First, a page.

David Swift’s How to Succeed in Business Without Really Trying emerges as a bright, funny, and slick Big Business satire 1960s style with wryly tuneful songs and enjoyably engaging performances.
The Production: 4/5
When bringing a Broadway musical to the screen, directors have mainly two choices: to offer a modified form of photographed theater (My Fair Lady) or to open up the musical to many cinematic possibilities (The Sound of Music). In fashioning the multiple-award winning musical satire How to Succeed in Business Without Really Trying for the movies, producer-director-screenwriter David Swift opted for the former approach thus giving us a pretty clear idea of what the original show looked like on the Great White Way (even down to casting most of the principal roles with original Broadway leads or replacements). What emerges is a bright, funny, and slick Big Business satire 1960s style with wryly tuneful songs and enjoyably engaging performances.
Stuck in a dead-end job as a lowly window washer, Pierpont Finch (Robert Morse) picks up a how-to paperback at a corner news vendor that explains in step-by-step fashion the ways to advance quickly and ruthlessly up the corporate ladder. With his own brand of calculated charm, Finch does progress rapidly from the mailroom through the junior executive pool to promotions into personnel management and finally to vice president in charge of advertising where, in order to stop the rapid advancement of his rival, the boss’s (Rudy Vallee) nephew Bud Frump (Anthony Teague) tosses him an idea sure to fail and bring Finch back to Earth. Through it all, loyal secretary Rosemary Pilkington (Michele Lee) never stops believing in Finch’s ability to find solutions to any problem.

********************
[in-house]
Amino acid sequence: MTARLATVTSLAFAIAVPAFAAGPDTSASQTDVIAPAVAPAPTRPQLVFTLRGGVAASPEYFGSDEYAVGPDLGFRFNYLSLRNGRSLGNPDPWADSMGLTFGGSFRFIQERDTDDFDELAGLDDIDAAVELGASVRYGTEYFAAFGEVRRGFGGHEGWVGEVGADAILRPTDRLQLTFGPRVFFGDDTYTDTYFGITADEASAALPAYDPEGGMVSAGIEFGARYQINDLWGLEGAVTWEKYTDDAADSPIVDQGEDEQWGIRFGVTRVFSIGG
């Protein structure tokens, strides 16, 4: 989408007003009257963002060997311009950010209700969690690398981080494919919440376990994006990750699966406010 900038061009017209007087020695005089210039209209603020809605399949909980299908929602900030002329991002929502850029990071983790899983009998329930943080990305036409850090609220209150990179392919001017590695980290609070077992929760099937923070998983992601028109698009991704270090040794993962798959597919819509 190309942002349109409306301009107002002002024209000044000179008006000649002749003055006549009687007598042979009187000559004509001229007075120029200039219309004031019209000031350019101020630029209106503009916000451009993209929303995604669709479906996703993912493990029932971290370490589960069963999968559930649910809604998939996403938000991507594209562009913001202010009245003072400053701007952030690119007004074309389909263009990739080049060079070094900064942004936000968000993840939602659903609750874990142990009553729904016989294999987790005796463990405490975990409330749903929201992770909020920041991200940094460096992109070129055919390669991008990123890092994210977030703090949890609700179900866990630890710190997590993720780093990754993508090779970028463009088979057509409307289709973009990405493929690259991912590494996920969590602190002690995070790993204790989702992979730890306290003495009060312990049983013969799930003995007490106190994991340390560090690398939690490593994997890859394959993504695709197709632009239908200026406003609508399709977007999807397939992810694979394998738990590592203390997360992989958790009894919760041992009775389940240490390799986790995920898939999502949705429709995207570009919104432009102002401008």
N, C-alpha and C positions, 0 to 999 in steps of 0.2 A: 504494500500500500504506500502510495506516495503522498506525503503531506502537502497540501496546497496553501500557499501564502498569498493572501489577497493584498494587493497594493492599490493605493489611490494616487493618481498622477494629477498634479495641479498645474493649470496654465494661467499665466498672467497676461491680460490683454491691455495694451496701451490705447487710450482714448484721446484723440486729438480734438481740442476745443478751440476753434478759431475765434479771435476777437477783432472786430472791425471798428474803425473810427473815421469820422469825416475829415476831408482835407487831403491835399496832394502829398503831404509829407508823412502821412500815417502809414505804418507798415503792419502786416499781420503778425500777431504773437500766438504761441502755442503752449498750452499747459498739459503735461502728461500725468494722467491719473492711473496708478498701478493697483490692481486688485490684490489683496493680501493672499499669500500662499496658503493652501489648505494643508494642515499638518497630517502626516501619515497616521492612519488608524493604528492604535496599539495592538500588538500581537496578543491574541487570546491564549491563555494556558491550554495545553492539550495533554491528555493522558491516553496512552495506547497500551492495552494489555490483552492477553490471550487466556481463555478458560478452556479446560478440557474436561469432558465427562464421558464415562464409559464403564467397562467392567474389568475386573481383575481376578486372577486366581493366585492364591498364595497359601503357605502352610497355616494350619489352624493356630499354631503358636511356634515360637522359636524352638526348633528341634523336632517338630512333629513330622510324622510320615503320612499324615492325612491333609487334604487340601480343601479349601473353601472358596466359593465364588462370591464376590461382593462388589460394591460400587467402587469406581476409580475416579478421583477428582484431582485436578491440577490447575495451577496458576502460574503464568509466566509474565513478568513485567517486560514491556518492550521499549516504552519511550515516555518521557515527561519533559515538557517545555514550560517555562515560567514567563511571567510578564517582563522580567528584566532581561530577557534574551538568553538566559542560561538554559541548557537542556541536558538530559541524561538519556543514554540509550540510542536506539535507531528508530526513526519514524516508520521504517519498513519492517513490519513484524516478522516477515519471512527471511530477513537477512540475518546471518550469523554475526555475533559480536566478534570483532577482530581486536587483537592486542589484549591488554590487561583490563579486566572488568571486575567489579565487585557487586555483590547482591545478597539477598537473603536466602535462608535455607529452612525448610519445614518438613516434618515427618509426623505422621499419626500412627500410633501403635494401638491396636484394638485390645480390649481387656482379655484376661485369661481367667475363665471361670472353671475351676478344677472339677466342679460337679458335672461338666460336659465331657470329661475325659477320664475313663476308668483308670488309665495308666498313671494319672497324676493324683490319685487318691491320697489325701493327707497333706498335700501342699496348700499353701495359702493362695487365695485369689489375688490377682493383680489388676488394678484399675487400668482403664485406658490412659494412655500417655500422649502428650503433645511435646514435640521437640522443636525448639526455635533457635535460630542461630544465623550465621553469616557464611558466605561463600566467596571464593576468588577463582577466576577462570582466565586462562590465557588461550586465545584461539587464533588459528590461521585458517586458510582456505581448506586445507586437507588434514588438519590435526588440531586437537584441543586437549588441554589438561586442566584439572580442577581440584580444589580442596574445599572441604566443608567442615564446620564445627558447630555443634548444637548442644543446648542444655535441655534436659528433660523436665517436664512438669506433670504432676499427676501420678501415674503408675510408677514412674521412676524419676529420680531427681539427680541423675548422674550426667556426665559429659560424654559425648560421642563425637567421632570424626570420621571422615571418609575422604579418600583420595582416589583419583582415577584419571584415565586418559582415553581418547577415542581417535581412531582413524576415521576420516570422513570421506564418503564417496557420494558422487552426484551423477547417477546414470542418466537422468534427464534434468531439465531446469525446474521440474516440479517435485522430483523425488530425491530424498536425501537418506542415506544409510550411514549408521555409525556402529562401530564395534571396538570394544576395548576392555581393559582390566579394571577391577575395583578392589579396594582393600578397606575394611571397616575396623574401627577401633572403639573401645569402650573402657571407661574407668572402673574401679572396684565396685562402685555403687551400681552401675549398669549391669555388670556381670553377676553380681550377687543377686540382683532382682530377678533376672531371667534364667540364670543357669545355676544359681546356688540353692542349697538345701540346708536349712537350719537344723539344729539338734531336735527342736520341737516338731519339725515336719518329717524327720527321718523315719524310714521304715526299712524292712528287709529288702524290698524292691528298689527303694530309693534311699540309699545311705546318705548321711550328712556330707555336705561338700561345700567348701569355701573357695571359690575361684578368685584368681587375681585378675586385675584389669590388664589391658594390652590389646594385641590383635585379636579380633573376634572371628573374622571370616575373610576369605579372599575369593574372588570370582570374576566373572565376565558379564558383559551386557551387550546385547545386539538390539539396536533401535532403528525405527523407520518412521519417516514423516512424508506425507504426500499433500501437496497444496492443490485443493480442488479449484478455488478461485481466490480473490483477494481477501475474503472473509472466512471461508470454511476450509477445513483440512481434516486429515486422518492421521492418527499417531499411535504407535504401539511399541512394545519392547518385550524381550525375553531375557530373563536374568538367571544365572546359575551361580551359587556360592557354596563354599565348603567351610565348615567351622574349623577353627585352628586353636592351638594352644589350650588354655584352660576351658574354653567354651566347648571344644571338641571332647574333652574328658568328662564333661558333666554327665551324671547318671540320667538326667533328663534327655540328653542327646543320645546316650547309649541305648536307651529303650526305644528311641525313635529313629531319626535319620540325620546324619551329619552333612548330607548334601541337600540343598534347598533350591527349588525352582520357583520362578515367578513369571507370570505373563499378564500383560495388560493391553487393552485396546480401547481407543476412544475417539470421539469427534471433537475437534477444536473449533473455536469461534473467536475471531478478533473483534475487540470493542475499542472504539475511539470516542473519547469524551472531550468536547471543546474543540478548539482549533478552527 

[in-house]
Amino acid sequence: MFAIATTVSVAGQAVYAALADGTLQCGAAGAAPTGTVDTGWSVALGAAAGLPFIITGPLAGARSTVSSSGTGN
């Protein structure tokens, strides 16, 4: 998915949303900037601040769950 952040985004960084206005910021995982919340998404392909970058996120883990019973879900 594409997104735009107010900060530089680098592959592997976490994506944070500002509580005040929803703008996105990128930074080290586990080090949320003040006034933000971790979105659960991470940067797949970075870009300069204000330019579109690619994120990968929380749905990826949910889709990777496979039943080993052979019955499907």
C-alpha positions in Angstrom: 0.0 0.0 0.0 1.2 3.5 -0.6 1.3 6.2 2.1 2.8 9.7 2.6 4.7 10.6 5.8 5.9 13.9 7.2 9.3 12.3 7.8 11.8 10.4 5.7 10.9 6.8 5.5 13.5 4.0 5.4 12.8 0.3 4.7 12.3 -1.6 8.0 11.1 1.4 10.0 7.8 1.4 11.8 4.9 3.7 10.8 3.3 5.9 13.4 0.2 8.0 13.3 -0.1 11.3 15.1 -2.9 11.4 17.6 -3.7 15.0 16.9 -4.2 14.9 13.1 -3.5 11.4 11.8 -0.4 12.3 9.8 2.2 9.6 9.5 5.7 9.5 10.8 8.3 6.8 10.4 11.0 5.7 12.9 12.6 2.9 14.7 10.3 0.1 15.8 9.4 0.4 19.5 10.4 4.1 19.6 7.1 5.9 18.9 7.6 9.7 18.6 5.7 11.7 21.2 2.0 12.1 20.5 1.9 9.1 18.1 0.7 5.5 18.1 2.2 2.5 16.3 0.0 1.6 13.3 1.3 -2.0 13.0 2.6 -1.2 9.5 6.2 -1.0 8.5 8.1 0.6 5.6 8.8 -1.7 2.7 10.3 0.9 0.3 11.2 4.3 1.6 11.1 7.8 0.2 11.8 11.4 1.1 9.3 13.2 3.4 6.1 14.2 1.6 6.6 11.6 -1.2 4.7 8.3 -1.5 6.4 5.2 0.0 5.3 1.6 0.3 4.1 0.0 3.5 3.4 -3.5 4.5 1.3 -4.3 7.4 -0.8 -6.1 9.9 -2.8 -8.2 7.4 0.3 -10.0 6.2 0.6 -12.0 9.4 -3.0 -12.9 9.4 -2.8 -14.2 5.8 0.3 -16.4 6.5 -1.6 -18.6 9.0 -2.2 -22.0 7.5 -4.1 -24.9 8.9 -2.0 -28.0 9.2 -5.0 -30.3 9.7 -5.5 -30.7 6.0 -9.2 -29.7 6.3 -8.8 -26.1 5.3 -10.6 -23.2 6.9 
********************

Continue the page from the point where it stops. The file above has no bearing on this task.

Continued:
Producer-director-screenwriter David Swift never strays far from the Tony and Pulitzer Prize-winning Broadway libretto by Abe Burrows, Jack Weinstock and Willie Gilbert complete with long takes with the actors featuring very few cuts apart from occasional close-up inserts (some of which are too big and poorly framed) and even using ill-advised song reprises (“Been a Long Day” with the boss, his mistress, and his snake of a nephew) which could have been covered with a simple dialogue moment. The show is a broad satire of corporate behavior peopled basically by cartoon characters: boobish executives who are oblivious to all around them but always on the make and secretaries conscious only of looks and work breaks. Despite hewing closely to the show script, there have been quite callous cuts in the Frank Loesser stage score with three of Rosemary’s singular moments now gone (we do hear “Paris Original” as part of the background music, but the hilarious sight gag associated with the number is no longer present) and the big “Coffee Break” number which was Frump’s big moment also eliminated (though it was recorded and filmed). Elsewhere, though, we do get the wonderful Finch paean to his own greatness “I Believe in You” sung in counterpoint with the jealous executives desperate to bring him down recreated practically verbatim from the stage (even down to actors freezing in place here and elsewhere in the movie in a stagey manner) and the stage’s two big production numbers “A Secretary Is Not a Toy” (with some nifty, stylized dancing) and “Brotherhood of Man” are also presented entertainingly intact with choreographer Wade Moreda recreating Bob Fosse’s stage movements.